FRAUD RESOURCE CENTER
Identifying work-from-home scams can be tricky, especially as they often appear alongside legitimate opportunities on popular job-search websites. And if you’re a retiree looking to supplement your Social Security or a worker left reeling by a late-career layoff, it can be awfully tempting to follow those leads. Who wouldn’t like to earn big money stuffing envelopes or posting online ads from the comfort of your couch or get all the tools and training needed to start a lucrative home-based business?
Few of these offers ever lead to actual income. Instead, they’re liable to leave you with a lighter bank account or even heavily in debt. The Federal Trade Commission (FTC) receives roughly 10,000 complaints a year about work-at-home scams, and the Better Business Bureau’s BBB Scam Tracker reports a median loss of $800 for victims of employment frauds.
Typical ploys invite you to get to work stuffing envelopes, processing billing forms for medical offices, filling out online surveys, doing typing or data entry, or assembling crafts. The common thread is that you’ll be asked to pay something upfront for supplies, certifications, coaching or client leads. In return you may get a load of useless information, or nothing at all, or a demand that you place more ads to recruit more people into the scheme.
More involved cons promise to set you up in an online business — again, for a price, which can rapidly escalate into the thousands of dollars as one paid “training program” leads to another. One such operation allegedly bilked more than $125 million from thousands of unwary would-be entrepreneurs before being busted by the FTC in 2018.
There are genuine work-from-home jobs out there. The trick is knowing how to spot the real opportunities in a sea of empty — and costly — promises.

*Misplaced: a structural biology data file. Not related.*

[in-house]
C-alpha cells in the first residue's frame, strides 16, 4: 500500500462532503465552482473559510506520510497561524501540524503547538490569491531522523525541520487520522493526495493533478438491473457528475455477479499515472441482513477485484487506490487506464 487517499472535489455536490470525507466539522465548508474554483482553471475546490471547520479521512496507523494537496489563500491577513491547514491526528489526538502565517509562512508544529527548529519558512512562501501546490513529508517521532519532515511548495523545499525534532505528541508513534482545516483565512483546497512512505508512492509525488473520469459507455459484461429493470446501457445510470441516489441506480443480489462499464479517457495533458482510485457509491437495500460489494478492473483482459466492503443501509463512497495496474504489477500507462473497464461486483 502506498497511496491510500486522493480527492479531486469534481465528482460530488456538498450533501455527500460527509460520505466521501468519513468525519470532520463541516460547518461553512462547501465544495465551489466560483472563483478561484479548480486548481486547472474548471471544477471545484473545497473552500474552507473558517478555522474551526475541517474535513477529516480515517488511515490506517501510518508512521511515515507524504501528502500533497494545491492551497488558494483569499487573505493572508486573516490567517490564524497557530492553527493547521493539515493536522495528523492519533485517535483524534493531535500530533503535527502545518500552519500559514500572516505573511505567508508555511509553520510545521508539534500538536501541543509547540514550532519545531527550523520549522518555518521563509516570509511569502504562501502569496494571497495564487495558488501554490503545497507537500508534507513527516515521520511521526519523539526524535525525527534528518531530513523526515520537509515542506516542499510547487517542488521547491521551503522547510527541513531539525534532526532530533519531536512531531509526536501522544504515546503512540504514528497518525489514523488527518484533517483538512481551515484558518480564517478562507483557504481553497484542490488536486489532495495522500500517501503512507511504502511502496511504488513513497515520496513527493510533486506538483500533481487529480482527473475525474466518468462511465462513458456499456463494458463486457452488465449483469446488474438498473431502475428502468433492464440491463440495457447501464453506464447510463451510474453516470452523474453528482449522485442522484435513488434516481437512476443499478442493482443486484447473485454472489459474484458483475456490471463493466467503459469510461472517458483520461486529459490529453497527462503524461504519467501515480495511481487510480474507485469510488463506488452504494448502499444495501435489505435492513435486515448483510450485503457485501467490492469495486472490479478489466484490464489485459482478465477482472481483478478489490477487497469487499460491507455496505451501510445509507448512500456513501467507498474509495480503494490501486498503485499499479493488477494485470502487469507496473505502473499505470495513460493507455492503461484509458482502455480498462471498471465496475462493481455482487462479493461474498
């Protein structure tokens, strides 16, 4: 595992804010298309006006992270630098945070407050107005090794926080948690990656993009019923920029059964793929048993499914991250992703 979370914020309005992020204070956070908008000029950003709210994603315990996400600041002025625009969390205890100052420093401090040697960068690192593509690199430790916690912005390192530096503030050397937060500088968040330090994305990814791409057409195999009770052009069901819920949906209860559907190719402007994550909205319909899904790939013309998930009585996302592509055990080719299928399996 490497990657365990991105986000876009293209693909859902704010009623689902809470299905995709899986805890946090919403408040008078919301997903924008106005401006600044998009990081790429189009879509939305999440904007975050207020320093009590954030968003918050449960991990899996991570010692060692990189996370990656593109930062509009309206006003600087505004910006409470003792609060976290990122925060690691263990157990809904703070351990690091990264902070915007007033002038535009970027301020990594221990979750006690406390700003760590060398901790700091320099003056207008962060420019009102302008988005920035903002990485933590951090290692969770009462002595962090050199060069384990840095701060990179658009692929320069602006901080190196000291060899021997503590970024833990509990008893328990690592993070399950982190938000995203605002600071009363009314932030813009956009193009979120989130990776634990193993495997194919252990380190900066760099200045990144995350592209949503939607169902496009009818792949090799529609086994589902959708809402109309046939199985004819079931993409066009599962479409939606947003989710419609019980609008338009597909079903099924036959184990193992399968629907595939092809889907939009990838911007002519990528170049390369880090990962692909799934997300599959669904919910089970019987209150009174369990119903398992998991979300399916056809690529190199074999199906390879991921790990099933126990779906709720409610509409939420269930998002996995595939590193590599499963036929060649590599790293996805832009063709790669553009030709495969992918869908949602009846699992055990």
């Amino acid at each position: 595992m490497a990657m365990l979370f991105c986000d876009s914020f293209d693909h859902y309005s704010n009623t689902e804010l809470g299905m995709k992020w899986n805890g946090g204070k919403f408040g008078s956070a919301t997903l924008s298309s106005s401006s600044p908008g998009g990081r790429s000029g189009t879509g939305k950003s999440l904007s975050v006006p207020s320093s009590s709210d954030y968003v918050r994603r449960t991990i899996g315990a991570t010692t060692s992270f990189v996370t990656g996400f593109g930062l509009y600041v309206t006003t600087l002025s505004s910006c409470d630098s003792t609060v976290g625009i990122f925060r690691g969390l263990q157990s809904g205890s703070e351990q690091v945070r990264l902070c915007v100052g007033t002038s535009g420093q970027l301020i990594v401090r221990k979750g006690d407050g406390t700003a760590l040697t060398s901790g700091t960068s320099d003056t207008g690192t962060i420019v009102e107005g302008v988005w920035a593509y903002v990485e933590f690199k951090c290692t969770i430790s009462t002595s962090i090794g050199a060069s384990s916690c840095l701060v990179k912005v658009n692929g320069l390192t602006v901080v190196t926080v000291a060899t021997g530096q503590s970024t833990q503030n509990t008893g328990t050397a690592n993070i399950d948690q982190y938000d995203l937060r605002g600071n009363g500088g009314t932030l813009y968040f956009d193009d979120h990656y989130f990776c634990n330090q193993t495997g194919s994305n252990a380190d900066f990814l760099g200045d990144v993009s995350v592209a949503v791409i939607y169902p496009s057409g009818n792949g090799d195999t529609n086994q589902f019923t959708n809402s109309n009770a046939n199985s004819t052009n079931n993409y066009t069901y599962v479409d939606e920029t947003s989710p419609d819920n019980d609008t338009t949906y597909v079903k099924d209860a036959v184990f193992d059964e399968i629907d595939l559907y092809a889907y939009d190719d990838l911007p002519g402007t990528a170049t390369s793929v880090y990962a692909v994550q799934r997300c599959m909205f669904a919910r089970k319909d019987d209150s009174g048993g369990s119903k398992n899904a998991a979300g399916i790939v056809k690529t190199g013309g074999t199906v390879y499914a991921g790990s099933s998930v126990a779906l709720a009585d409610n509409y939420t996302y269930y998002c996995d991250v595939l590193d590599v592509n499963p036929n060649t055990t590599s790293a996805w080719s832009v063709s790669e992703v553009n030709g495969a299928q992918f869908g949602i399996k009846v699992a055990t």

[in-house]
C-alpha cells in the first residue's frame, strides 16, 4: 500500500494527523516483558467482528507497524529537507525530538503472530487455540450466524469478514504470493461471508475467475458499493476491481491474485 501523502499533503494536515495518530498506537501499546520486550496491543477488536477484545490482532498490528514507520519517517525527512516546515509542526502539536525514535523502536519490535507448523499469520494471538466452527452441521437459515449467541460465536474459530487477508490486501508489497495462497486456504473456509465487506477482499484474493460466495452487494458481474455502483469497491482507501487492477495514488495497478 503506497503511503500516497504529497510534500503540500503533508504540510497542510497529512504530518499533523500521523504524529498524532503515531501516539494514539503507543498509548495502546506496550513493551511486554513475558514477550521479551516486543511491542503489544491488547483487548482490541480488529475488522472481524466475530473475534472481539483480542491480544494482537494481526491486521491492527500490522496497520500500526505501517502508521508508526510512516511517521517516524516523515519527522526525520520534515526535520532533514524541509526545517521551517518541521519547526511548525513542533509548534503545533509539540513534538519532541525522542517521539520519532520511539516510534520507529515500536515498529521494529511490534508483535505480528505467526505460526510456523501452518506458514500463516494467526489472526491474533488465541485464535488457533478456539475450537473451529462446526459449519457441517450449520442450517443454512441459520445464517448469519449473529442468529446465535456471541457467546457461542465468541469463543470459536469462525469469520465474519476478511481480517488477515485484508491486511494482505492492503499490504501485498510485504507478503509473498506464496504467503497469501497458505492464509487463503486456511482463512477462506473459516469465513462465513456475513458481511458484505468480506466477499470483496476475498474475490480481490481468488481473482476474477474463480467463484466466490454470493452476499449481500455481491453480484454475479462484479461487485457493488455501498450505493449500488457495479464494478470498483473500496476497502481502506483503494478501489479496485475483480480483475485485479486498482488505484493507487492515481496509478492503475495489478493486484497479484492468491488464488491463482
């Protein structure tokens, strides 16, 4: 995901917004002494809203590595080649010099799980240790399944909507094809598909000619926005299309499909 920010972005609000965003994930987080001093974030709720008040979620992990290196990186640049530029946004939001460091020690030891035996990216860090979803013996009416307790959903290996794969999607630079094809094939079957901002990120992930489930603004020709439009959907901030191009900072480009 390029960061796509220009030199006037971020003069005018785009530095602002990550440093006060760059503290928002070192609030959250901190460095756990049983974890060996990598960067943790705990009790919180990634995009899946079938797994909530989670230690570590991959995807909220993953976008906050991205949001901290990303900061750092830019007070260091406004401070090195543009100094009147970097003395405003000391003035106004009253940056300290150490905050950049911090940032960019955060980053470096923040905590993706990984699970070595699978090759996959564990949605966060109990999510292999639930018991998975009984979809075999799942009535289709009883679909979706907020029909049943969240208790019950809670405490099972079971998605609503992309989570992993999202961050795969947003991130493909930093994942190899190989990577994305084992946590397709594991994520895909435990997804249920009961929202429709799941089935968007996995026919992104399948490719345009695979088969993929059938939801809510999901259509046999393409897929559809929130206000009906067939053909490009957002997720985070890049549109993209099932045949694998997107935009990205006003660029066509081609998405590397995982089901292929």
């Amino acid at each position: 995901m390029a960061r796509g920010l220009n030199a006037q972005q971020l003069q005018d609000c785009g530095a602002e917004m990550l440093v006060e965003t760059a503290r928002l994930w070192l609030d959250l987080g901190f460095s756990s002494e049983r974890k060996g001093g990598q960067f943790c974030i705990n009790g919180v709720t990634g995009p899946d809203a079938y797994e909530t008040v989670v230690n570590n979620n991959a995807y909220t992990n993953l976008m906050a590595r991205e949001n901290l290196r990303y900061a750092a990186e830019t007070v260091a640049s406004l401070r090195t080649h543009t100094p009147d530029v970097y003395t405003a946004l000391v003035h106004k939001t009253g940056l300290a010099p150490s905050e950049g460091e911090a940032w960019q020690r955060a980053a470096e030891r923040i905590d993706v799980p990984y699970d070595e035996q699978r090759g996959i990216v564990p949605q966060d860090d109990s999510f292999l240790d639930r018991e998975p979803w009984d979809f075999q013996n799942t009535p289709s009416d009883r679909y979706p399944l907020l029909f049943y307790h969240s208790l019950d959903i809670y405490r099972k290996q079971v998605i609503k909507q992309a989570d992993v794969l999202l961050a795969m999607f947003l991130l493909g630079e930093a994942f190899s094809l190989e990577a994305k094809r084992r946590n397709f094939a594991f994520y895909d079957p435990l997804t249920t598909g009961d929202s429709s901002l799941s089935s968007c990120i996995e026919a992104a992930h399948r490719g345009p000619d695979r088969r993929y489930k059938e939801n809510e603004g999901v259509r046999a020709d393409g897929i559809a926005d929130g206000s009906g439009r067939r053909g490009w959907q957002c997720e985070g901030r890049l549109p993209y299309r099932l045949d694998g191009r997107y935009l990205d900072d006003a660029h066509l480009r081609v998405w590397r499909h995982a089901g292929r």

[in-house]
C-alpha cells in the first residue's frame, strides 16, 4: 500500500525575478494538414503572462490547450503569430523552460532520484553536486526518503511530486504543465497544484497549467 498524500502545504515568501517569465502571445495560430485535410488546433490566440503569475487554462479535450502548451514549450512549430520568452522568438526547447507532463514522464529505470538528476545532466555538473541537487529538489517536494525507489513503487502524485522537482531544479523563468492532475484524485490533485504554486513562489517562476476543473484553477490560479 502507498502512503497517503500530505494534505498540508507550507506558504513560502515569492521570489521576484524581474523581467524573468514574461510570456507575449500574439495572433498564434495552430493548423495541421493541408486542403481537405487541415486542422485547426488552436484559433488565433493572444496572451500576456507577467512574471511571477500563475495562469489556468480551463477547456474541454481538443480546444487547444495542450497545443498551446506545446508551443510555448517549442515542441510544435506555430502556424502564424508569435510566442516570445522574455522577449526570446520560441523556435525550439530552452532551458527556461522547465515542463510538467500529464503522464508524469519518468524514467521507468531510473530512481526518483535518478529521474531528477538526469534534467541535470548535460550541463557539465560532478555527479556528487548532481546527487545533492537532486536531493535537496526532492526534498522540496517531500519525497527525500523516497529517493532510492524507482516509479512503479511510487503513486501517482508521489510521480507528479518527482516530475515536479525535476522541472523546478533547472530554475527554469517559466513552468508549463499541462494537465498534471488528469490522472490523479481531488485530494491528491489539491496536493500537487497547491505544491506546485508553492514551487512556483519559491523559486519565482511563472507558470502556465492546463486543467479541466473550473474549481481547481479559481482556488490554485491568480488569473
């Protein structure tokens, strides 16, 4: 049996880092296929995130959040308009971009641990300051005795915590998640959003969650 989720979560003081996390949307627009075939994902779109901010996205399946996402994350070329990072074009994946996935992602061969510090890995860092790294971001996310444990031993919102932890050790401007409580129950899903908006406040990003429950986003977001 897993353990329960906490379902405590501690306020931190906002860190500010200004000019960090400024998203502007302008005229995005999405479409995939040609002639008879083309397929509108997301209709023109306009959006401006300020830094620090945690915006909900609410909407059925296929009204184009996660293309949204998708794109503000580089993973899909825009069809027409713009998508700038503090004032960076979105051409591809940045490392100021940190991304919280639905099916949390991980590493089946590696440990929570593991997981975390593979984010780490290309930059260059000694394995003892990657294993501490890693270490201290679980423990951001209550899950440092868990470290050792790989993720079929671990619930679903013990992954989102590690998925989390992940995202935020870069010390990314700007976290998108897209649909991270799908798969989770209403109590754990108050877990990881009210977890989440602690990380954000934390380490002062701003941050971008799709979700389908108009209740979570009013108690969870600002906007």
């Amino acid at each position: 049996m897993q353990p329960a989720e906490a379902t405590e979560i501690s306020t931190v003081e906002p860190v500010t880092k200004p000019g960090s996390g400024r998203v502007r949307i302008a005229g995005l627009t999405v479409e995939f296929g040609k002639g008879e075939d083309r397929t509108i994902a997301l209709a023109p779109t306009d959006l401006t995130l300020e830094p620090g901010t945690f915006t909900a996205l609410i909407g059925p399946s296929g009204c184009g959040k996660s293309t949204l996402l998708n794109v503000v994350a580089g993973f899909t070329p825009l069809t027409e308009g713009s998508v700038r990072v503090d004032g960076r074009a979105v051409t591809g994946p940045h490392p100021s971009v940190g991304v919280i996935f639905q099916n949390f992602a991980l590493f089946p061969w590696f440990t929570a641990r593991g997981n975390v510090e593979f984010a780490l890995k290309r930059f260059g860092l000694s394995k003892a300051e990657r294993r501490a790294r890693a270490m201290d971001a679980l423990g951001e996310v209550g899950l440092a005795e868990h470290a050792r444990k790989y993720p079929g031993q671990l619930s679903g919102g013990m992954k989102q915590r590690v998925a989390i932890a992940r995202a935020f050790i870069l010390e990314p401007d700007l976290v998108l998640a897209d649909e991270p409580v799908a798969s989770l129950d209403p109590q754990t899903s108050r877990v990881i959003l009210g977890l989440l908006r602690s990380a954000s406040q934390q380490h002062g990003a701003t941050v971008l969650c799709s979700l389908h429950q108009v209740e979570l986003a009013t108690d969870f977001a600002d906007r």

- A job ad claims that no skills or experience are required.
- It offers high pay for little or no work.
- A company promises that a business opportunity is surefire and will pay off quickly and easily.
- You're required to pay upfront for training, certifications, directories or materials.
- Do check out the company offering the job with your state consumer protection agency, and with the Better Business Bureau in your community and the area where the company is located.
- Do learn about the FTC’s Business Opportunity Rule, which requires companies to disclose key information about business opportunities they are selling, to provide references and to back up claims about how much you can earn.
- Do ask detailed questions, such as these that the FTC recommends:
- How will I be paid? By salary or by commission?
- Who will pay me, and when will the checks start?
- What is the total cost of the program, and what will I get for my money?
- Do check that job sites specializing in remote work screen the openings and companies listed.
- Don’t assume a work-at-home offer is on the level because you saw it in a trusted newspaper or on a legitimate job website. It could still be a scam. If you spot a suspicious listing, report it to the publication or site.
- Don’t believe website testimonials. Fake work-at-home sites are full of personal stories of people (often struggling single moms) making thousands of dollars a month because they took advantage of this amazing opportunity.
- Don’t sign a contract or make a payment without doing homework about the company making the offer.
- Don’t stick around if there’s any suggestion that your earnings are based primarily on recruiting other people to join the operation — it’s probably a pyramid scheme.
- If you believe you have been exploited by a work-at-home job scam, you can file a complaint with the FTC online or by calling 877-382-4357. You can also report the scam to your state's attorney general.
- The Better Business Bureau can tell you if it has received complaints about a particular work-at-home program (although a lack of complaints doesn’t guarantee it’s not a scam).
Published: Dec. 3, 2018
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